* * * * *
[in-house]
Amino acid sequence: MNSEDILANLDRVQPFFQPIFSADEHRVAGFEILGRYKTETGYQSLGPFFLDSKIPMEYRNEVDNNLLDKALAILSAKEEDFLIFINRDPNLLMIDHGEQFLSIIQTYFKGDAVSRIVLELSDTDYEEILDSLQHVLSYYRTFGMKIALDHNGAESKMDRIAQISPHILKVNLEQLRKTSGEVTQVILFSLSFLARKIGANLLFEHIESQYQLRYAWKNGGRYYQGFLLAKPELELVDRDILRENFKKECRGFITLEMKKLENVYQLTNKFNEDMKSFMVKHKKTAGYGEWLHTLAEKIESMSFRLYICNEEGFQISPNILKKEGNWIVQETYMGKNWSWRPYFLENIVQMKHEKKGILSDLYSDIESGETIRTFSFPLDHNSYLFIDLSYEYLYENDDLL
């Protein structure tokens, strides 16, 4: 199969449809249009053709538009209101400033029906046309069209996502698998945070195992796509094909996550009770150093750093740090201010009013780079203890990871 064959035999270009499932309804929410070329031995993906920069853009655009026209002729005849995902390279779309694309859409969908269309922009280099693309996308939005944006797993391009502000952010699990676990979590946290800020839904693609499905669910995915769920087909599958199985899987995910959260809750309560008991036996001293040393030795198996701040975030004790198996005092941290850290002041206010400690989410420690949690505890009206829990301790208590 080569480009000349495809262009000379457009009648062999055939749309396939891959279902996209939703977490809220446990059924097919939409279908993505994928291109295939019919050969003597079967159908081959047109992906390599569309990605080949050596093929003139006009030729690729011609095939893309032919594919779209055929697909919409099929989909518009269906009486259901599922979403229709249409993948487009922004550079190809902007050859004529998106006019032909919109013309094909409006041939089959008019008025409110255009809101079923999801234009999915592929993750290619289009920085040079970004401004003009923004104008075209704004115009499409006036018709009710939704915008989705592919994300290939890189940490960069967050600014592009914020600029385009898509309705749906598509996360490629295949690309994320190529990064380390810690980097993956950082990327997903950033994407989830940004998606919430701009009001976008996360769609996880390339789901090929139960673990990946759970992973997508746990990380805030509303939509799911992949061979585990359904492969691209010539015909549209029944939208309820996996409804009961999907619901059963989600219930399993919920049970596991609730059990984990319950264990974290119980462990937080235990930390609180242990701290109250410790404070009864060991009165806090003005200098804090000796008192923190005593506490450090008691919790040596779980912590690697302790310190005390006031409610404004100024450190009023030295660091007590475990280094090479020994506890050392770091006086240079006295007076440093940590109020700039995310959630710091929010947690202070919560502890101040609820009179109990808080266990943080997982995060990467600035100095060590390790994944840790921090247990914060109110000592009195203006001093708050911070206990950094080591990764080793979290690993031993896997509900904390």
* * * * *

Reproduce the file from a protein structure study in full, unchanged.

[in-house]
Amino acid sequence: MNSEDILANLDRVQPFFQPIFSADEHRVAGFEILGRYKTETGYQSLGPFFLDSKIPMEYRNEVDNNLLDKALAILSAKEEDFLIFINRDPNLLMIDHGEQFLSIIQTYFKGDAVSRIVLELSDTDYEEILDSLQHVLSYYRTFGMKIALDHNGAESKMDRIAQISPHILKVNLEQLRKTSGEVTQVILFSLSFLARKIGANLLFEHIESQYQLRYAWKNGGRYYQGFLLAKPELELVDRDILRENFKKECRGFITLEMKKLENVYQLTNKFNEDMKSFMVKHKKTAGYGEWLHTLAEKIESMSFRLYICNEEGFQISPNILKKEGNWIVQETYMGKNWSWRPYFLENIVQMKHEKKGILSDLYSDIESGETIRTFSFPLDHNSYLFIDLSYEYLYENDDLL
């Protein structure tokens, strides 16, 4: 199969449809249009053709538009209101400033029906046309069209996502698998945070195992796509094909996550009770150093750093740090201010009013780079203890990871 064959035999270009499932309804929410070329031995993906920069853009655009026209002729005849995902390279779309694309859409969908269309922009280099693309996308939005944006797993391009502000952010699990676990979590946290800020839904693609499905669910995915769920087909599958199985899987995910959260809750309560008991036996001293040393030795198996701040975030004790198996005092941290850290002041206010400690989410420690949690505890009206829990301790208590 080569480009000349495809262009000379457009009648062999055939749309396939891959279902996209939703977490809220446990059924097919939409279908993505994928291109295939019919050969003597079967159908081959047109992906390599569309990605080949050596093929003139006009030729690729011609095939893309032919594919779209055929697909919409099929989909518009269906009486259901599922979403229709249409993948487009922004550079190809902007050859004529998106006019032909919109013309094909409006041939089959008019008025409110255009809101079923999801234009999915592929993750290619289009920085040079970004401004003009923004104008075209704004115009499409006036018709009710939704915008989705592919994300290939890189940490960069967050600014592009914020600029385009898509309705749906598509996360490629295949690309994320190529990064380390810690980097993956950082990327997903950033994407989830940004998606919430701009009001976008996360769609996880390339789901090929139960673990990946759970992973997508746990990380805030509303939509799911992949061979585990359904492969691209010539015909549209029944939208309820996996409804009961999907619901059963989600219930399993919920049970596991609730059990984990319950264990974290119980462990937080235990930390609180242990701290109250410790404070009864060991009165806090003005200098804090000796008192923190005593506490450090008691919790040596779980912590690697302790310190005390006031409610404004100024450190009023030295660091007590475990280094090479020994506890050392770091006086240079006295007076440093940590109020700039995310959630710091929010947690202070919560502890101040609820009179109990808080266990943080997982995060990467600035100095060590390790994944840790921090247990914060109110000592009195203006001093708050911070206990950094080591990764080793979290690993031993896997509900904390």